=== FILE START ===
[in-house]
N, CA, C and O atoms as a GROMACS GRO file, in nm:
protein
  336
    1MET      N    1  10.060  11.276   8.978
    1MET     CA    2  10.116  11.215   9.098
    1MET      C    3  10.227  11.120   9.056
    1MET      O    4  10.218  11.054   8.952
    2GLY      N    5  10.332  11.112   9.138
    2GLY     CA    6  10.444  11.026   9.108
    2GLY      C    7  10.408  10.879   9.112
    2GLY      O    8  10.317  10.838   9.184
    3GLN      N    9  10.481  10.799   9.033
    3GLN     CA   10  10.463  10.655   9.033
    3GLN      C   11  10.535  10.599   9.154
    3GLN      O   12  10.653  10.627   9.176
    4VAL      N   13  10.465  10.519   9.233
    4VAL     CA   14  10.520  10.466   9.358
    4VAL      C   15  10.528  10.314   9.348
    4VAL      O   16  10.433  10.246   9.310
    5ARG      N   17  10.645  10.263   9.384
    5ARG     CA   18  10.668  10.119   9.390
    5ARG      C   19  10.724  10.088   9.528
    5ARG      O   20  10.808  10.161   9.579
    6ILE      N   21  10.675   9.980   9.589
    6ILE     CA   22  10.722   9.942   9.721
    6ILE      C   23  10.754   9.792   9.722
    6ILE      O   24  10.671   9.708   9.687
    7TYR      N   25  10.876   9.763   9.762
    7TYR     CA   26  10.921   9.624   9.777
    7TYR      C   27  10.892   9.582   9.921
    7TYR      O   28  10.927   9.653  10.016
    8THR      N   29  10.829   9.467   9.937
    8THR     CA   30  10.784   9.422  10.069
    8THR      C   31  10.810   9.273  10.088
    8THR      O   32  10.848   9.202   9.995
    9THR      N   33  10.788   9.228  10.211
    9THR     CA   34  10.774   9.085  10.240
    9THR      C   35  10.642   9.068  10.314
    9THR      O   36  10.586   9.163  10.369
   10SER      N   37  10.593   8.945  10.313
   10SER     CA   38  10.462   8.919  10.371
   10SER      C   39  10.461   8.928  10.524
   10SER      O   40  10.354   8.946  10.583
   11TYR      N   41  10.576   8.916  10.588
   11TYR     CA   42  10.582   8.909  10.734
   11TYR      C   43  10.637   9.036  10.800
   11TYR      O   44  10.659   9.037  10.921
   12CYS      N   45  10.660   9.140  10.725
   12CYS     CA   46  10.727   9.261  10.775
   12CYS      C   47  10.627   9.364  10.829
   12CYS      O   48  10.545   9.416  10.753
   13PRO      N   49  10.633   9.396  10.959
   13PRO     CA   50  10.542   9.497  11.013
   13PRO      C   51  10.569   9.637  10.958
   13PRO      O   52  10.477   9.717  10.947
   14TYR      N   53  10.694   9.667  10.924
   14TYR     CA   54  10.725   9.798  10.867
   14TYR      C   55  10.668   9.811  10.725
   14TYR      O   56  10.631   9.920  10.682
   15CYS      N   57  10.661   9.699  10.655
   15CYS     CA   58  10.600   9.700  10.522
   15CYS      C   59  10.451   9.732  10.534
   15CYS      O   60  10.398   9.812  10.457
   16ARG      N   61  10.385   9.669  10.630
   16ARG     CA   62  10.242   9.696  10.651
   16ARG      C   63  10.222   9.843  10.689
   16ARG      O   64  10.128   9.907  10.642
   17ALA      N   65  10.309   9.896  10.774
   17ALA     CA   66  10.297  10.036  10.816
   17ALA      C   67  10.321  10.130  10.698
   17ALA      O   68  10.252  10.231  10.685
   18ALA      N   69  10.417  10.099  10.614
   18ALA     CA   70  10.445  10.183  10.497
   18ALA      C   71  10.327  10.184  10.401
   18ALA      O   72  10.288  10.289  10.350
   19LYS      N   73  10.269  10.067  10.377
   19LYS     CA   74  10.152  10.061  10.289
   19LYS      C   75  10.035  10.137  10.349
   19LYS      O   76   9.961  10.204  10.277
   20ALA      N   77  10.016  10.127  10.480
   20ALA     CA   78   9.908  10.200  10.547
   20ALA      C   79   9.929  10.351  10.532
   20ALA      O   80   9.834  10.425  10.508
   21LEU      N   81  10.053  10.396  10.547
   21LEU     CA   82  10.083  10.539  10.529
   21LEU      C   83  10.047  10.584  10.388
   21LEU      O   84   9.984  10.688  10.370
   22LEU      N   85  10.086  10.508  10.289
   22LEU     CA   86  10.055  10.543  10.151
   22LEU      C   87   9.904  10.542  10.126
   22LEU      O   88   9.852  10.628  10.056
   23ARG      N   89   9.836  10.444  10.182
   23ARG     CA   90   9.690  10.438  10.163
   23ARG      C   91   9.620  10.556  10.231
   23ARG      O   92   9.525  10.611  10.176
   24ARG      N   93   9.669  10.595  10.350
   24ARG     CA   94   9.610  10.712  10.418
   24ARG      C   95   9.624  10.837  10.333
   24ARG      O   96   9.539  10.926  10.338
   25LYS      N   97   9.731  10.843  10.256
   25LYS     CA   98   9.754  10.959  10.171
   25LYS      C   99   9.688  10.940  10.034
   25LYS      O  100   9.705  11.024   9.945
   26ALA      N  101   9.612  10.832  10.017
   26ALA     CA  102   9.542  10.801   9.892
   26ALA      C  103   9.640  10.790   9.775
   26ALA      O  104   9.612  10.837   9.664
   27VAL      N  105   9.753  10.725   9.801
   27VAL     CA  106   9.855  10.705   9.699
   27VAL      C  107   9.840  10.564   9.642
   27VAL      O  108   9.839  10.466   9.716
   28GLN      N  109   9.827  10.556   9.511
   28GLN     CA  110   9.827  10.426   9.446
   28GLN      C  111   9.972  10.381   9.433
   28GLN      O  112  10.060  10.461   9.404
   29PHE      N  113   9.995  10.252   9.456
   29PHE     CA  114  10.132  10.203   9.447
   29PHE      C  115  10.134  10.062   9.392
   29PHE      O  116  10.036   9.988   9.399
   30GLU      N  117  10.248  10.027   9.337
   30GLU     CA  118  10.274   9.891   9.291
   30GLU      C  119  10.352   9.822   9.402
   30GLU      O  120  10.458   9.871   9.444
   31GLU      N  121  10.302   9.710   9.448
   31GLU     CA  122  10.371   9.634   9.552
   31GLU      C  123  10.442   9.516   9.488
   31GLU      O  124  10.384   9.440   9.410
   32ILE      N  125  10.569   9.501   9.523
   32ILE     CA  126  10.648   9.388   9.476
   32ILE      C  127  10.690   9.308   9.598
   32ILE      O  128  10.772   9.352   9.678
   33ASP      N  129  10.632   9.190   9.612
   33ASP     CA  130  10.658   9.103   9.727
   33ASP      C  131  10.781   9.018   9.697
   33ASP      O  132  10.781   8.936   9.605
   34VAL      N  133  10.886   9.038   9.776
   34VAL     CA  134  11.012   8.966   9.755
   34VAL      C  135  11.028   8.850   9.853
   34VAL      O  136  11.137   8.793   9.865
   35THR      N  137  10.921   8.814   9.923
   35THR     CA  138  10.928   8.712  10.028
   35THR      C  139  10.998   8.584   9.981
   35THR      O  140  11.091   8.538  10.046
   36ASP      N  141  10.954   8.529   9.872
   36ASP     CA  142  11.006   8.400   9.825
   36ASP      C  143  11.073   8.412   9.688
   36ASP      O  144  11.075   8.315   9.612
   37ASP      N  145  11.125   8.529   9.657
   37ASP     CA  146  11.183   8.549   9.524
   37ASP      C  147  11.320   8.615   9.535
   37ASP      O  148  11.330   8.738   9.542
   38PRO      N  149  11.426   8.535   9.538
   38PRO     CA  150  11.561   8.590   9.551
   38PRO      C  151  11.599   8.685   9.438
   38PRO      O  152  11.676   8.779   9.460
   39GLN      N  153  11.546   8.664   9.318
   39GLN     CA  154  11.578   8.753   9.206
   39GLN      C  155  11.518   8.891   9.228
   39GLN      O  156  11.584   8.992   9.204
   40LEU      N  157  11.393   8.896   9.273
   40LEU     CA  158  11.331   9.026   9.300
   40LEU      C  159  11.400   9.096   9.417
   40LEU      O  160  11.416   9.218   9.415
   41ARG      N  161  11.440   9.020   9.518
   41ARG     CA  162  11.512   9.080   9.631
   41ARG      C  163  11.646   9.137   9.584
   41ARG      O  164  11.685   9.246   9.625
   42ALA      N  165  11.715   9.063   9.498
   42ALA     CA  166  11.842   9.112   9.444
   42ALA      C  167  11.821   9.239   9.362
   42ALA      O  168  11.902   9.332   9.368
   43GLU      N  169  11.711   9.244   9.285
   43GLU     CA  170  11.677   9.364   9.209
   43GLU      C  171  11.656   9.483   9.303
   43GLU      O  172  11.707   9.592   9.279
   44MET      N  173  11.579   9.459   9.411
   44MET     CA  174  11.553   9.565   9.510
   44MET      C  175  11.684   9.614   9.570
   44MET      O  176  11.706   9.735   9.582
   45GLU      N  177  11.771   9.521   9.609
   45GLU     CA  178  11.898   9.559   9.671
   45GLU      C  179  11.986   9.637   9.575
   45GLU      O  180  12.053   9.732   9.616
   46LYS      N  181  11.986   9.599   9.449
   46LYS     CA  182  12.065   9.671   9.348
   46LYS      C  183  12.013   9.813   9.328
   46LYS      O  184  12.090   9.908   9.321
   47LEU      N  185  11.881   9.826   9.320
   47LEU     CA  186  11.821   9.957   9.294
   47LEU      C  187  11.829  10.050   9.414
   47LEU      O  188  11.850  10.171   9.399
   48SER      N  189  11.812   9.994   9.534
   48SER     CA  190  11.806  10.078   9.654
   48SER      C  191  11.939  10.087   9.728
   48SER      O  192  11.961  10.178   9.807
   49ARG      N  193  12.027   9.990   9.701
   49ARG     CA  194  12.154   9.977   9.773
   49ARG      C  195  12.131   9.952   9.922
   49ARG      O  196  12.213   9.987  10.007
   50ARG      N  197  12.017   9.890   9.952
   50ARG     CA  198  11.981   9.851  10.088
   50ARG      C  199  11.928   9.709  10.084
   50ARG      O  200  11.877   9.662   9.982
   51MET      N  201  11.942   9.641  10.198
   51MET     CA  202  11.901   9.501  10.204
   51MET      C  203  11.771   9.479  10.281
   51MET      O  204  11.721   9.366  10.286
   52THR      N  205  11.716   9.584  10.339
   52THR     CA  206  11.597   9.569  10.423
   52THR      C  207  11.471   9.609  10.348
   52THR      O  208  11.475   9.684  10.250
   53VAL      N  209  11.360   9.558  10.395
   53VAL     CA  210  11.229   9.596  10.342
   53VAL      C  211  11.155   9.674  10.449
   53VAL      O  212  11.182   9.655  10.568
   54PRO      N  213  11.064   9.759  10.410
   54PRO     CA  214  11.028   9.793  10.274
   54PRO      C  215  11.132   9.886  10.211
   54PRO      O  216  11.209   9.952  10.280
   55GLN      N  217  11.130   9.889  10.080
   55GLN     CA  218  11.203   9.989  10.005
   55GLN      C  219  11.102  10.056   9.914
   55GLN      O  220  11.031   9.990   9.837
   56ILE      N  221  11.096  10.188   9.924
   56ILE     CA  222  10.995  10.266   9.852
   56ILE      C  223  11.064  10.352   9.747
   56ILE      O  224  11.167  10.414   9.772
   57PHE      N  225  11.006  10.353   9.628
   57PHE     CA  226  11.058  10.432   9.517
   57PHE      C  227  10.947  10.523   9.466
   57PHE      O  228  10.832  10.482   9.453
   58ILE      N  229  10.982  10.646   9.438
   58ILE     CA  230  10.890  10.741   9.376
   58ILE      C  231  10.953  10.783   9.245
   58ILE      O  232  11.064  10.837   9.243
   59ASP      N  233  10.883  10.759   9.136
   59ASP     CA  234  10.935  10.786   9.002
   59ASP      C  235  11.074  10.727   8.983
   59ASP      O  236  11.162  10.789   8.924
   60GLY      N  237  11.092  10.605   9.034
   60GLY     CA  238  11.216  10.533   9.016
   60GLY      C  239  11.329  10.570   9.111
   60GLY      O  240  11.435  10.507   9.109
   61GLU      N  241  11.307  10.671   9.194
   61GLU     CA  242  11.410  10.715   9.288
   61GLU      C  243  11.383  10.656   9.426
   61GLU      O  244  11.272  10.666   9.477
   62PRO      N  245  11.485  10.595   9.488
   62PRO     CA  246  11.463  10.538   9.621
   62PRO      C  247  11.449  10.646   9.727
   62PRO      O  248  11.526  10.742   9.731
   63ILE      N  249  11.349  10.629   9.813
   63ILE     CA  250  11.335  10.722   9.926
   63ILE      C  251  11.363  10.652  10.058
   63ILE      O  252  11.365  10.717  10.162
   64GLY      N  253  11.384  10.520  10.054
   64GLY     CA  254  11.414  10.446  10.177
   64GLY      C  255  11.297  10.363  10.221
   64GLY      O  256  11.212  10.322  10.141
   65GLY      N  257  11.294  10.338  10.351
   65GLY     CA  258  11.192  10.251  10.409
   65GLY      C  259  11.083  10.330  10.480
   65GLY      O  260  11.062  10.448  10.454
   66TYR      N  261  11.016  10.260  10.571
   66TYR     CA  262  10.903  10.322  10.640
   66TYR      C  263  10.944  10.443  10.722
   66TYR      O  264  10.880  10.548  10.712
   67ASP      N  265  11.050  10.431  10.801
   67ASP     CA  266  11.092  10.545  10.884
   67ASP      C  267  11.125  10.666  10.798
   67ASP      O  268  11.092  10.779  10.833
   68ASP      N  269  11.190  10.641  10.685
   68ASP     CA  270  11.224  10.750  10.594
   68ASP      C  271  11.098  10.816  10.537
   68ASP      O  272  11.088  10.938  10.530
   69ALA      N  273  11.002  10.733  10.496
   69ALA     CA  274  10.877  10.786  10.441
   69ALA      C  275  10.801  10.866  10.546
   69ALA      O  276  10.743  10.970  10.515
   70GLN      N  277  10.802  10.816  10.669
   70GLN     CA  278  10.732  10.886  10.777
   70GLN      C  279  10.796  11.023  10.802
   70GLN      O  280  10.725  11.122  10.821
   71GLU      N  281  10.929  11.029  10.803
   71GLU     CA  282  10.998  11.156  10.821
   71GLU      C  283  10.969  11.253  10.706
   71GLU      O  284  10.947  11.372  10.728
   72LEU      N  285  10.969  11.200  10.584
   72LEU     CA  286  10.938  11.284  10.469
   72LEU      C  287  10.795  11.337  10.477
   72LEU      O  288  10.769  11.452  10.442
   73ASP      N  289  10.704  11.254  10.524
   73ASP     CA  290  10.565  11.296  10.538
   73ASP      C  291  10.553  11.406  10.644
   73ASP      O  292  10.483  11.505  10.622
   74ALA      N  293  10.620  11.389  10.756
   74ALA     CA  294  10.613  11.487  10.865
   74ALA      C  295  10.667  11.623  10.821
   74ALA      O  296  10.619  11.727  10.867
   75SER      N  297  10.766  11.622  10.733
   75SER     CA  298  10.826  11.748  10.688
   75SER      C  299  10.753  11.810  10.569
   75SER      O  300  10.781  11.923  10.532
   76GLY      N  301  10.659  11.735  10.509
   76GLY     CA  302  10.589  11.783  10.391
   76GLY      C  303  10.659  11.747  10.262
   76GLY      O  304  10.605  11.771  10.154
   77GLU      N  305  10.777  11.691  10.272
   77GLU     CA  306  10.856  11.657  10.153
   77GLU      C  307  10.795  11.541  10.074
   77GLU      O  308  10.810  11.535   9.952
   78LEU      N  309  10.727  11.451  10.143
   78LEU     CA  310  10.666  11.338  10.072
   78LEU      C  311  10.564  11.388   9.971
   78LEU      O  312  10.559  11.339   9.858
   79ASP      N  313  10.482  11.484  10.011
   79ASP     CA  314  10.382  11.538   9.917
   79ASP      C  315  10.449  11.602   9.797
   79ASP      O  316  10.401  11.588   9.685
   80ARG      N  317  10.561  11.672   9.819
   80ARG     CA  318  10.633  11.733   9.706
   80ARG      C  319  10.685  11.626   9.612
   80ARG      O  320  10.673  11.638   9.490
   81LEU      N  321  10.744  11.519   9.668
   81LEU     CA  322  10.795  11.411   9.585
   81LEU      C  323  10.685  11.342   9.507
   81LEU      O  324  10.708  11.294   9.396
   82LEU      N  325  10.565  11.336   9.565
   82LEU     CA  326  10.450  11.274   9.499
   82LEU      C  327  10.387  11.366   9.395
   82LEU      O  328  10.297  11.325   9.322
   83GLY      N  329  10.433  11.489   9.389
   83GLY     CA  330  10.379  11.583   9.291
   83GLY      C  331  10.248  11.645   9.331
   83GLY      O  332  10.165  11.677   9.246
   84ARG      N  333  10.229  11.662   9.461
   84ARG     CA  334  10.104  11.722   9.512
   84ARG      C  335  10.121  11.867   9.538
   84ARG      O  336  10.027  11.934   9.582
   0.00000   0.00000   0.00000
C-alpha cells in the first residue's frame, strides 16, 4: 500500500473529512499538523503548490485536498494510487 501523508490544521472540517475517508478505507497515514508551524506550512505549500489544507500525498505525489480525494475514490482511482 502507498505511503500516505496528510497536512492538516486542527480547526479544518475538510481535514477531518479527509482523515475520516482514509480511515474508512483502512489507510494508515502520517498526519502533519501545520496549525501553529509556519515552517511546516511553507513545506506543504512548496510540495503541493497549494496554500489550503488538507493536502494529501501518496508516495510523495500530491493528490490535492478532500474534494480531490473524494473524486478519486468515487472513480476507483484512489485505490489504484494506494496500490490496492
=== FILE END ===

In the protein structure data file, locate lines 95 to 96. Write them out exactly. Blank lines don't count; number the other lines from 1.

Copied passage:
   23ARG      C   91   9.620  10.556  10.231
   23ARG      O   92   9.525  10.611  10.176